“The reality of the present time of COVID-19 pandemic persuades us even more of the need for repentance. Every devastating disaster like the current pandemic occurs with some responsibility of the human element. If everyone had been doing everything correctly and rightly, perhaps this would not have happened,” he said.
Speaking on whether the use of nose masks guards against the spread of COVID-19 or not, Bishop Badejo said that though it is quite difficult to decipher, fasting serves the dual purpose of focusing on our spiritual faculty and the energy on God and of freeing our resources for the work of charity to one’s neighbours and the needy (Isaiah 58).
“Therefore, fasting helps to guide us away from selfishness and sin, from evil. The face mask is one of the means of curbing the spread of the COVID-19 virus. Along with other precautionary measures, it is meant to protect people from contracting the virus and keep them from danger. It can be a lifesaver when properly and effectively used. If there is any connection at all between the face mask and fasting, it might be only that the two qualify in different ways to save lives, the mask protects from the virus, while fasting helps to avoid sin,” he said.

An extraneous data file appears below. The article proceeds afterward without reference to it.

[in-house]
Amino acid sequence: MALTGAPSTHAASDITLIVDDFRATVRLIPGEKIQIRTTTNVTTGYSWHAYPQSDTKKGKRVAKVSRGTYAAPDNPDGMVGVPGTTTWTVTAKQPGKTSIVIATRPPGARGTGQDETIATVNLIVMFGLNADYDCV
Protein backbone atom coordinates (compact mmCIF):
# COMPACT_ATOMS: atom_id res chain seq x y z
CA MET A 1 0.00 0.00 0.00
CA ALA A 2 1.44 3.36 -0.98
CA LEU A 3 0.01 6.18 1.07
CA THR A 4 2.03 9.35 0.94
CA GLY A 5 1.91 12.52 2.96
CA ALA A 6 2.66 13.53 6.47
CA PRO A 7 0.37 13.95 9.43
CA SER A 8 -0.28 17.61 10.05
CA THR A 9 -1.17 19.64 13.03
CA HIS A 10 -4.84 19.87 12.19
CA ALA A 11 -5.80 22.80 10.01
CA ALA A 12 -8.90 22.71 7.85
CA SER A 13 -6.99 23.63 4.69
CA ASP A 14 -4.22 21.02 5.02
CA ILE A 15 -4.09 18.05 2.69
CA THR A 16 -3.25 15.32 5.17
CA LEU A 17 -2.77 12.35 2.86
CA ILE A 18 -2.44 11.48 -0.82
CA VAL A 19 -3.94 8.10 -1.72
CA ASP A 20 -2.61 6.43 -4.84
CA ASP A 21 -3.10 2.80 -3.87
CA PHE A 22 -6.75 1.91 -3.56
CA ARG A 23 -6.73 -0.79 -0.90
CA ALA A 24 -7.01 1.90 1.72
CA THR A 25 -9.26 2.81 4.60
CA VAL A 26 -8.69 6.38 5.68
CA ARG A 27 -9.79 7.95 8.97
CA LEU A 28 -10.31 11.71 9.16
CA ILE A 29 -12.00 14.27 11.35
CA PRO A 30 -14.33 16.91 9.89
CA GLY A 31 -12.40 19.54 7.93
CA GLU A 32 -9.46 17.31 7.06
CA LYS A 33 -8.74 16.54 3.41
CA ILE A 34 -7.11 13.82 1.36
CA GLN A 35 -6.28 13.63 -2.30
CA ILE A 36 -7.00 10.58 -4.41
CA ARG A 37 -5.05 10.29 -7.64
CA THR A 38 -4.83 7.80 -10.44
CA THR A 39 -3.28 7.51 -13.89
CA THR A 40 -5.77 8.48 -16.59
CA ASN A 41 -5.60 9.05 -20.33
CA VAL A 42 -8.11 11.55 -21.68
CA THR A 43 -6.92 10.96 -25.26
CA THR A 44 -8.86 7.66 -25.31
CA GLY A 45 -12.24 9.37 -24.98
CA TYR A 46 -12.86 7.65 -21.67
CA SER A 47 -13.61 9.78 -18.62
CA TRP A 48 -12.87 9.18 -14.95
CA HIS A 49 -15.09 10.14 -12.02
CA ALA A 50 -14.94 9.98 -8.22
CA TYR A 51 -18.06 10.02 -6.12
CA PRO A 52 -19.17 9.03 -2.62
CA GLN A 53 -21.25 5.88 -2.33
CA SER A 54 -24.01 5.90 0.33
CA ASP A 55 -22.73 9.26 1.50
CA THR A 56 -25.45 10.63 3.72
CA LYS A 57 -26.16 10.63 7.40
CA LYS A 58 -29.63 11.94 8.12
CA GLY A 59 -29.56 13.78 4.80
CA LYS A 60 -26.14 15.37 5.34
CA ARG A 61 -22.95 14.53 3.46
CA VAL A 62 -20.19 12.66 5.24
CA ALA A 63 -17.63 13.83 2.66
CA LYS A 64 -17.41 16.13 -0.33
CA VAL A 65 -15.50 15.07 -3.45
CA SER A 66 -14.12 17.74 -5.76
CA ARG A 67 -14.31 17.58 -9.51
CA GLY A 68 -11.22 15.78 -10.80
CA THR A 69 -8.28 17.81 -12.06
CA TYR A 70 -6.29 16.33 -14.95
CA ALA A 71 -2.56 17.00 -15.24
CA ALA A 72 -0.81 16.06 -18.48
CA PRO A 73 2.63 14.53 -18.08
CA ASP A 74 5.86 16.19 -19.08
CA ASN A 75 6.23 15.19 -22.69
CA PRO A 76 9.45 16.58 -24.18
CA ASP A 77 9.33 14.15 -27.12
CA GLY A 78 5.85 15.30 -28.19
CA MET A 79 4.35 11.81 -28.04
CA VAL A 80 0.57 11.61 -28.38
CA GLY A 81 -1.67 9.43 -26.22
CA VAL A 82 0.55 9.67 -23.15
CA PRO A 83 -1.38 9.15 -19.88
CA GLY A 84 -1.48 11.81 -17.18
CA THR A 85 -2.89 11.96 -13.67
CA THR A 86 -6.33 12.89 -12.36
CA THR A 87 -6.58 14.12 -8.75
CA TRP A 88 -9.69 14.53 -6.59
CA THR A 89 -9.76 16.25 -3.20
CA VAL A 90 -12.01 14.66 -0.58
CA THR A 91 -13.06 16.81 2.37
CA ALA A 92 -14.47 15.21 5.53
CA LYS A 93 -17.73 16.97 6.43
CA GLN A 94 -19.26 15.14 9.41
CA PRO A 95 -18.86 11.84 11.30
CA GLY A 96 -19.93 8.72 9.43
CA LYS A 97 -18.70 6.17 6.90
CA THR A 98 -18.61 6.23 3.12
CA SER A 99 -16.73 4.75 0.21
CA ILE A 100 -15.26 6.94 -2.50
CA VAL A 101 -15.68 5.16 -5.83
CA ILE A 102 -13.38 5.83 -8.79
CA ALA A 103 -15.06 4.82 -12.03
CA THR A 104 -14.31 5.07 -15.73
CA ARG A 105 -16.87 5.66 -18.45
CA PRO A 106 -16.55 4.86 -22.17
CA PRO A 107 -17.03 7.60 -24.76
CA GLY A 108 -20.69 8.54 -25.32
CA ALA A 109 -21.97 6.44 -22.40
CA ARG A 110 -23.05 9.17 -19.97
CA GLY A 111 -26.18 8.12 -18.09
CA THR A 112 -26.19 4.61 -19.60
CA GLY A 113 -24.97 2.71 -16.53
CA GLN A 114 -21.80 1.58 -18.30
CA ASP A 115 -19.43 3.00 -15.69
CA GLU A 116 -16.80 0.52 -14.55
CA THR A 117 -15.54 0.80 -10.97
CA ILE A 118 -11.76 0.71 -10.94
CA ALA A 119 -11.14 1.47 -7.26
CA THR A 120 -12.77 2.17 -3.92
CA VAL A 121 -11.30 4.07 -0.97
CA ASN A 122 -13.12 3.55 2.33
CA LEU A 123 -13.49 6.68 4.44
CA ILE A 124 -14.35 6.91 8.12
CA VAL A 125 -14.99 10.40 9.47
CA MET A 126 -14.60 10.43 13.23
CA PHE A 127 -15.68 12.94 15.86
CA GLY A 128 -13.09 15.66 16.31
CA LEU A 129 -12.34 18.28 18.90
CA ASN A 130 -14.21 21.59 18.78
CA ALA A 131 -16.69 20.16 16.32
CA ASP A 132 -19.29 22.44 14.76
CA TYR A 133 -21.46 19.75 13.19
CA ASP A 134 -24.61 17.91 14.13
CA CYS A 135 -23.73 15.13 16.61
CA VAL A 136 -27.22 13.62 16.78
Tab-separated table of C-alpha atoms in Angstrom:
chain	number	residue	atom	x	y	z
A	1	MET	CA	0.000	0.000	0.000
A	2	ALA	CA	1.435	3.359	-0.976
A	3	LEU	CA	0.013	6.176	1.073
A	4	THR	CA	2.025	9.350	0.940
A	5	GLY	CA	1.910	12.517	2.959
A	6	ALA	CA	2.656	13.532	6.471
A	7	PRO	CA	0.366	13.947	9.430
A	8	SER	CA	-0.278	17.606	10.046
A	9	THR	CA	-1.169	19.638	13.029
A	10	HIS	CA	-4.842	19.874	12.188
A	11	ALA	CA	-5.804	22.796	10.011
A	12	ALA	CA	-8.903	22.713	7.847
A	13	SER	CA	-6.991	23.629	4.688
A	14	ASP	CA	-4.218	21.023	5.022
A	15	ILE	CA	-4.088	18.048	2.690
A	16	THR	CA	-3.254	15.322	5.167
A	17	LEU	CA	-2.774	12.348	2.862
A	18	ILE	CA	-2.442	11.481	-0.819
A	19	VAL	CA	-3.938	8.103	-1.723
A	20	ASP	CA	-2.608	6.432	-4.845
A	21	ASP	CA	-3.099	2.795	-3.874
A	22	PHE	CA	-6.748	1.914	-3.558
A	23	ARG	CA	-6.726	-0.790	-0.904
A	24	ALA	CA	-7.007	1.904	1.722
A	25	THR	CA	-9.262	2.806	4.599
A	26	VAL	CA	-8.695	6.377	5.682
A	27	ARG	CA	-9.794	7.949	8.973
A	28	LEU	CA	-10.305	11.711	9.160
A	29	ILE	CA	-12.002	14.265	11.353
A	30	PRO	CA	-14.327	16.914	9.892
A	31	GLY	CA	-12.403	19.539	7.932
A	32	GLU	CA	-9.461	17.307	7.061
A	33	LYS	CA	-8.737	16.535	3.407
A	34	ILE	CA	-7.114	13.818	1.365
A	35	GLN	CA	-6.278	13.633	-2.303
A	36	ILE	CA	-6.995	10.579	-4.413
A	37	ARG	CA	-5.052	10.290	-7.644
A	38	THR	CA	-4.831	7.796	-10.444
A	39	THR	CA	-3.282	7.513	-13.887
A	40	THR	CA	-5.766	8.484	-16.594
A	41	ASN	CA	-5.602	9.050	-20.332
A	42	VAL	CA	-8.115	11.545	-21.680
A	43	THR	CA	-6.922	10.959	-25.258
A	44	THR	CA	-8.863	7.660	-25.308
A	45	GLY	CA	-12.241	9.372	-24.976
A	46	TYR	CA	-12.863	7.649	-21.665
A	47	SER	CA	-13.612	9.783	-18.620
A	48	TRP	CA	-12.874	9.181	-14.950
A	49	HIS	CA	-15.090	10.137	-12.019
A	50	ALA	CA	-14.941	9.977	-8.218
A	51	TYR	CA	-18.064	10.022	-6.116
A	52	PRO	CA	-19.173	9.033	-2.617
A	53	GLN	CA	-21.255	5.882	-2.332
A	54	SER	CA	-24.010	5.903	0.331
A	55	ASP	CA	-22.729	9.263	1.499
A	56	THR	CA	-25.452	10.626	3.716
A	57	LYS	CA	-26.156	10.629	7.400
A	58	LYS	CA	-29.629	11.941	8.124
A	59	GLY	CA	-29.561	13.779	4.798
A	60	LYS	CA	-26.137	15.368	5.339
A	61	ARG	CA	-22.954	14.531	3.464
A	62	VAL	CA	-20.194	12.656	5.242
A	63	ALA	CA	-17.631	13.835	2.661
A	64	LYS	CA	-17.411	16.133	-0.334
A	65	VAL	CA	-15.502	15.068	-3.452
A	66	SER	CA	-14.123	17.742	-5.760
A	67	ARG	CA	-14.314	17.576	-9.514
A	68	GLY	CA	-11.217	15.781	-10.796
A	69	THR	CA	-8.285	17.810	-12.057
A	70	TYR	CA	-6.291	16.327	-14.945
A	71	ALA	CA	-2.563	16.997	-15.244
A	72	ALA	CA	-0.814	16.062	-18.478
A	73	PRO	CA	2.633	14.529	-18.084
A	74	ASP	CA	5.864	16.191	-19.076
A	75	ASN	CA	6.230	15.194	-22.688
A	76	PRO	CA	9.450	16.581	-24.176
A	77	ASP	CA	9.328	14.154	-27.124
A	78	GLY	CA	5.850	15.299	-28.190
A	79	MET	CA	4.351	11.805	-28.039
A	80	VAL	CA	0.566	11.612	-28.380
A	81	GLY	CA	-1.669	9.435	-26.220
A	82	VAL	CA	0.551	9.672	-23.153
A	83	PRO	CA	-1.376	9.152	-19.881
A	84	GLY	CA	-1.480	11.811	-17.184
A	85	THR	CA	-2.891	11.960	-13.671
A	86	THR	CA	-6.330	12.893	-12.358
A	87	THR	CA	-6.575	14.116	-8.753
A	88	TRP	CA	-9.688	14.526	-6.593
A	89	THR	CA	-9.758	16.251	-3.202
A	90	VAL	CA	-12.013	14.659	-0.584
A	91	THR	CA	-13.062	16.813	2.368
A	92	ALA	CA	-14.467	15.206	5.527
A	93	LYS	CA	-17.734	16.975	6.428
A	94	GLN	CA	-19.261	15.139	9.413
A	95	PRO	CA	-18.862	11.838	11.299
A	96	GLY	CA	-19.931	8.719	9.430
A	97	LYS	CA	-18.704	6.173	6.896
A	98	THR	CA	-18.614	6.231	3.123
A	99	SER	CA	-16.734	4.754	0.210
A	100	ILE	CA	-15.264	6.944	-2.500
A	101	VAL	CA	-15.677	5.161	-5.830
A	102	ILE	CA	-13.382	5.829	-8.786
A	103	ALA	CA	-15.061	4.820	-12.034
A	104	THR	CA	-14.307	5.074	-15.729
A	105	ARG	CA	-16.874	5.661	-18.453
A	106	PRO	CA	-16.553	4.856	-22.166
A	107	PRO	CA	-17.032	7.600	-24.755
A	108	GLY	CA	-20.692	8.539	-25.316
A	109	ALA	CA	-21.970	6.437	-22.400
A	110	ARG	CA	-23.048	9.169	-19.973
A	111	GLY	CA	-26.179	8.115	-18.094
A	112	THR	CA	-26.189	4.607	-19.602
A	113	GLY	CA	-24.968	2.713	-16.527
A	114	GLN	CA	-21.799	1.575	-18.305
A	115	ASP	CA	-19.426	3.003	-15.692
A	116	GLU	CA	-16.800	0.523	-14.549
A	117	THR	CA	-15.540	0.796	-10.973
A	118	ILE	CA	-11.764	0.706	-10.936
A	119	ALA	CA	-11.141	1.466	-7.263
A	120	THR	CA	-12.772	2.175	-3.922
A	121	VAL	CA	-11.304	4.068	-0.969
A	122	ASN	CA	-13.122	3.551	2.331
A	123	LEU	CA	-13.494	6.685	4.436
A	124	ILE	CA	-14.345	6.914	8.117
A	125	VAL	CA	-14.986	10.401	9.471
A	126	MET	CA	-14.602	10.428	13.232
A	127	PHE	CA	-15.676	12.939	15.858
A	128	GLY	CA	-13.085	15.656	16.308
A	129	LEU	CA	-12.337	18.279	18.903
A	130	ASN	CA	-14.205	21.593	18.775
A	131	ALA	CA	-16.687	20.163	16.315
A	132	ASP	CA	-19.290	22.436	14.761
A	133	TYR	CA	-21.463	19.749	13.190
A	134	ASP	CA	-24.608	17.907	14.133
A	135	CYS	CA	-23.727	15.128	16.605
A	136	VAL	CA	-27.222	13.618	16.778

Bishop Badejo also stressed the importance of the Lent at this challenging time of the reoccurring pandemic, adding that, “We probably need Lent more at this time to remind us that whether we live or die, our life belongs to God. The ash administered on our foreheads on Ash Wednesday is really meant for that. ‘For dust you are and to dust, you shall return’ (Genesis 3:19). The COVID-19 pandemic cannot be an excuse for not celebrating Lent. Indeed, it should be an enhancement for it.
“There are so many people to help and support; many conflicts to resolve, and much injustice to redress. We all need to draw closer to God especially with the vagaries of this period. Many have died; so many more are sick and even a greater number of people, having lost their jobs, their relatives, or breadwinners are no longer sure what tomorrow may hold.
“At a period like this, we all need spiritual support and reassurance. Lent is a good period for that kind of re-evaluation of life and reinforcement with prayer, fasting, and a greater appreciation of the word of God. Christians should make the period of Lent matter and make a difference. Lent is a period of spiritual reinforcement for better Christian witness.”